Nelfinavir for the Treatment of Gammaherpesvirus-Related Tumors
Non-Hodgkin Lymphoma - Hodgkin Lymphoma - Kaposi Sarcoma - Gastric Cancer - Nasopharyngeal Cancer - EBV - Castleman Disease
Conditions: official terms
Giant Lymph Node Hyperplasia - Hodgkin Disease - Lymphoma - Lymphoma, Non-Hodgkin - Sarcoma, Kaposi
Conditions: Keywords
EBV, KSHV, malignancy, lymphoma, sarcoma, virus-associated
Study Type
Study Phase
Phase 0
Study Design
Endpoint Classification: Efficacy Study, Intervention Model: Single Group Assignment, Masking: Open Label, Primary Purpose: Treatment
Name: Nelfinavir
Type: Drug
Overall Status
The goals of this study is to determine if nelfinavir can target Epstein-Barr virus (EBV) and Kaposi sarcoma-associated herpesvirus (KSHV) in patients with certain cancers.
Detailed Description
Epstein-Barr virus (EBV) and Kaposi sarcoma-associated herpesvirus (KSHV) are gammaherpesviruses that are associated with a variety of human cancers, including a subset of lymphomas, carcinomas, and sarcomas. In tumors the virus typically exists in a latent state. In latently infected cells, the vast majority of viral genes are not expressed and there is little to no production of infectious virions. The virus replicates in tandem with cell division using cellular machinery. This highly restricted pattern of gene expression allows the virus to evade immune recognition and clearance.

Currently, the treatment approach to virally-associated malignancies is no different than the treatment approach to the same tumors where there is no viral association. Yet, the presence of virus within these tumors offers an opportunity to develop virus-specific, targeted therapies in these diseases. Such therapies might not only be more effective but also less toxic. EBV- and KSHV-associated cancers are more common in patients with HIV, congenital immunodeficiencies, or other immunosuppression, such as transplant recipients. These patients in particular would benefit from more targeted treatment approaches to their malignancies, potentially sparing the toxicities of cytotoxic chemotherapy in an already immunocompromised patient population.

Activation of lytic gene expression in virally-infected tumors may enhance tumor-specific cell killing through multiple mechanisms. Importantly, the cytotoxic effects of antiviral nucleoside analogues, such as acyclovir and its cogeners, depend on the activity of viral kinases which are only expressed during lytic replication. Because EBV(+) or KSHV(+) tumors are characterized by latent viral infection, these antiviral drugs as a single agent are not active in these tumors. However, if lytic gene expression could be activated in virally-associated tumors, this could render EBV(+) and KSHV(+) tumor cells susceptible to killing by antiviral nucleoside analogues.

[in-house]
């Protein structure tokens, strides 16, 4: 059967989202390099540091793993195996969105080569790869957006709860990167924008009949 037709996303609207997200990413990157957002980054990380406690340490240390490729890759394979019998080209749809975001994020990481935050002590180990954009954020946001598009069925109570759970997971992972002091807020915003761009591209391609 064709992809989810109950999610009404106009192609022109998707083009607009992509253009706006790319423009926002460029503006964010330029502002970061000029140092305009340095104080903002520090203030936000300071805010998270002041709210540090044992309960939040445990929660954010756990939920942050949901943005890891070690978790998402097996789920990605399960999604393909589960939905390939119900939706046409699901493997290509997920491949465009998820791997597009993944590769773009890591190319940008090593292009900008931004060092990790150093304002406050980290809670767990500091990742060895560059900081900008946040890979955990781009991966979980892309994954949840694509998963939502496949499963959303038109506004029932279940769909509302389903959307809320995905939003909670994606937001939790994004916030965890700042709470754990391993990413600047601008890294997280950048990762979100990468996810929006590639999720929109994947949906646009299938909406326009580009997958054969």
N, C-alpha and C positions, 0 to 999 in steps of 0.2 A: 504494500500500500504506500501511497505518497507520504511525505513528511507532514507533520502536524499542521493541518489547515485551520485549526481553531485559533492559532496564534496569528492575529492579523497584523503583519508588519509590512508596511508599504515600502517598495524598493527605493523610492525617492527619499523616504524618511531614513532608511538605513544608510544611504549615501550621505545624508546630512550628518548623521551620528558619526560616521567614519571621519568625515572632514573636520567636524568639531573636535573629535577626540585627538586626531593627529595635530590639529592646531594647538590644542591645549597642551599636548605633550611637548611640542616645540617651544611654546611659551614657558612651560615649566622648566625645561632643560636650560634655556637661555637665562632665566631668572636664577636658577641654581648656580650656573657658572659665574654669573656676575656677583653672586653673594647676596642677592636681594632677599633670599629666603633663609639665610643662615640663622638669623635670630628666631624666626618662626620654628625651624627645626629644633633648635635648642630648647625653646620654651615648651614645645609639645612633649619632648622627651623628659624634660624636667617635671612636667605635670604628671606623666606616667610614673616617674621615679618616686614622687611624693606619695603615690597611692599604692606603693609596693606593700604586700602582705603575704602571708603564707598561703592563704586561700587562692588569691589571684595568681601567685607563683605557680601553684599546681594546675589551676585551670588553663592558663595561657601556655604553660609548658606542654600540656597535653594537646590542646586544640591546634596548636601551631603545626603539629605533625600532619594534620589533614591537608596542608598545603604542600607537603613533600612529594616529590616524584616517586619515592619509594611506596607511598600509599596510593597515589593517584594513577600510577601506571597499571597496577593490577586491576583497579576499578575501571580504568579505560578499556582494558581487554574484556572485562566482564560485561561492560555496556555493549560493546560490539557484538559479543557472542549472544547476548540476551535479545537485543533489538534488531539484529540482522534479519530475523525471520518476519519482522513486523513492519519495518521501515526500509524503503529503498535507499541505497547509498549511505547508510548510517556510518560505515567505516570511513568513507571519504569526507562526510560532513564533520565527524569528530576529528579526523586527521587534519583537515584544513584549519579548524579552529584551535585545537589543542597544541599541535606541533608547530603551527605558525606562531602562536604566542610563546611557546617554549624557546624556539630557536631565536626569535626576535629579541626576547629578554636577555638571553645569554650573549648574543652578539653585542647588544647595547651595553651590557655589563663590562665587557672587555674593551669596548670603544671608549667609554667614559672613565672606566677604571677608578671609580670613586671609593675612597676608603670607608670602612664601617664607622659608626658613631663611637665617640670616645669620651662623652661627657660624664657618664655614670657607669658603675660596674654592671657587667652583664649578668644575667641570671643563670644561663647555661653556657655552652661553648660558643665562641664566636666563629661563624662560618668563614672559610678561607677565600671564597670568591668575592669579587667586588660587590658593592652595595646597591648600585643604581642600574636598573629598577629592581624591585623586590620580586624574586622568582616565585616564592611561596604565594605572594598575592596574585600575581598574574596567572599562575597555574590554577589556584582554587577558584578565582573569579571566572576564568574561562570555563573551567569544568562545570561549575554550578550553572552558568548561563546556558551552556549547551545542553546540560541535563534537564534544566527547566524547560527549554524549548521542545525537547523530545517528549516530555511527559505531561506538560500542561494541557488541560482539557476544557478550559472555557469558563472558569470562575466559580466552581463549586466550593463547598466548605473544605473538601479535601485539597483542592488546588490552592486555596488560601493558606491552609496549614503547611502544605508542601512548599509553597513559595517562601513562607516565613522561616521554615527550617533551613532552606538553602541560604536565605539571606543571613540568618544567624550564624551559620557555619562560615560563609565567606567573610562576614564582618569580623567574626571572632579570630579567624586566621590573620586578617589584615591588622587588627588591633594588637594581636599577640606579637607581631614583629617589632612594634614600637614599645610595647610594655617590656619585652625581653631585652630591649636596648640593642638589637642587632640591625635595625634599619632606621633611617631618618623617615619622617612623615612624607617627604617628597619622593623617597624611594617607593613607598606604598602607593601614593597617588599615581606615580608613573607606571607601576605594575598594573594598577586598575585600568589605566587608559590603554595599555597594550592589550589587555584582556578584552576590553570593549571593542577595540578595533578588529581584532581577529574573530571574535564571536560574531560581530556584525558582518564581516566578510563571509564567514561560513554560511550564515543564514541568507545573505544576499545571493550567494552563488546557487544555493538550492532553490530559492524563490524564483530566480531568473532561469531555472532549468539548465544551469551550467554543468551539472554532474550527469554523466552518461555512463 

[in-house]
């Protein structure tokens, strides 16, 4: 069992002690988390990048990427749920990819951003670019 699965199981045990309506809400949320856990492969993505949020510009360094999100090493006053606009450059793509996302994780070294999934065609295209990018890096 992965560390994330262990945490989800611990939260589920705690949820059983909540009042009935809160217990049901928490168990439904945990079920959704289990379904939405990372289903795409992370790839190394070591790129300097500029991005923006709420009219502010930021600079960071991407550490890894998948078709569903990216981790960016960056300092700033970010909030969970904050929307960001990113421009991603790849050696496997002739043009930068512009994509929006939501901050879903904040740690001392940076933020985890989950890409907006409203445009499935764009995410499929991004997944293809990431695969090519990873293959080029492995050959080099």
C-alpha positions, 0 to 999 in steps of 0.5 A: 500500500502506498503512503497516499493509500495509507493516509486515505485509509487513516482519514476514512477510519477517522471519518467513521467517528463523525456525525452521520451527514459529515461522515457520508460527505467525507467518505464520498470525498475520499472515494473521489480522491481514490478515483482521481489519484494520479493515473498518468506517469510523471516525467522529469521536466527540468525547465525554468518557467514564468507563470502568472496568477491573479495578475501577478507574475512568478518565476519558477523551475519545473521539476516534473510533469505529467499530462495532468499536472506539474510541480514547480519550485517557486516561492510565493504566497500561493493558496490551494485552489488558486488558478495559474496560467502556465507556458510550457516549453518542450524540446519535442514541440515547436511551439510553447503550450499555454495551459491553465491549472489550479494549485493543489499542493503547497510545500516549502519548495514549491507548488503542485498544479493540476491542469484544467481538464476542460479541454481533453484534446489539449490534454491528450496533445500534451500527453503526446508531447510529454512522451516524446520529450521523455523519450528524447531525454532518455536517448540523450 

Nelfinavir (NFV), an FDA-approved protease inhibitor for the treatment of HIV, has been shown to be a potent activator of lytic gene expression of EBV(+) and KSHV(+) cancer cell lines. Furthermore, NFV is able to activate lytic gene expression of EBV and KSHV at drug levels that are achievable in humans. There is also growing evidence that NFV has antitumor activity.

The goals of this study is to determine if NFV activates lytic gene expression in the tumors and causes tumor regression in patients with EBV(+) or KSHV(+) cancers.
Criteria for eligibility
Healthy Volunteers: No
Maximum Age: N/A
Minimum Age: 18 Years
Gender: Both
Criteria: Inclusion Criteria:

- Age 18 years or older

- Biopsy proven EBV(+) or KSHV(+) malignancy

- Relapsed/refractory disease failing > 2 prior therapies

- Measurable, non-bony disease (at least one lesion on radiographic or physical exam assessment measuring > 2 cm in longest axis)

- KS patients with skin-only disease must have cutaneous lesions amenable to four 3 mm punch biopsies during the course of the study

- Eastern Cooperative Oncology Group (ECOG) performance status < 2

- Life expectancy of greater than 12 weeks

- Patients must be able to lie flat for at least 60 minutes and fit on a PET-CT scanner

- Ability to comply with an oral drug regimen

- Females of childbearing potential must have a negative pregnancy test at screening

- Patients must have normal organ and marrow function as defined below within 14 days of study entry

Exclusion Criteria:

- Patients with HIV-associated primary central nervous system lymphoma

- Radiotherapy or chemotherapy ending within 14 days of study enrollment

- Patients currently on other protease inhibitors

- Chronic diarrhea

- Acute, active infection within 14 days of enrollment

- Patients on active treatment for hypo- or hyperthyroidism

- End-stage liver disease unrelated to tumor

- Hepatitis B or hepatitis C infection

- Use of any other type of investigational agent or treatment concurrently or within 28 days before the first dose of study treatment

- History of iodine hypersensitivity

- Females who are pregnant or breastfeeding

- Physical or psychiatric conditions that in the estimation of the investigator place the patient at high risk of toxicity, non-compliance, or inability to complete the study requirements

- Use of drugs to treat or prevent herpesvirus infections

- Essential medication that is known to interact with nelfinavir
The Sidney Kimmel Comprehensive Cancer Center at Johns Hopkins
Baltimore, Maryland, United States
Status: Recruiting
Contact: Richard Ambinder, MD - 410-955-8839 -
Start Date
July 2014
Completion Date
July 2016
Sidney Kimmel Comprehensive Cancer Center
Sidney Kimmel Comprehensive Cancer Center
Record processing date processed this data on July 28, 2015 page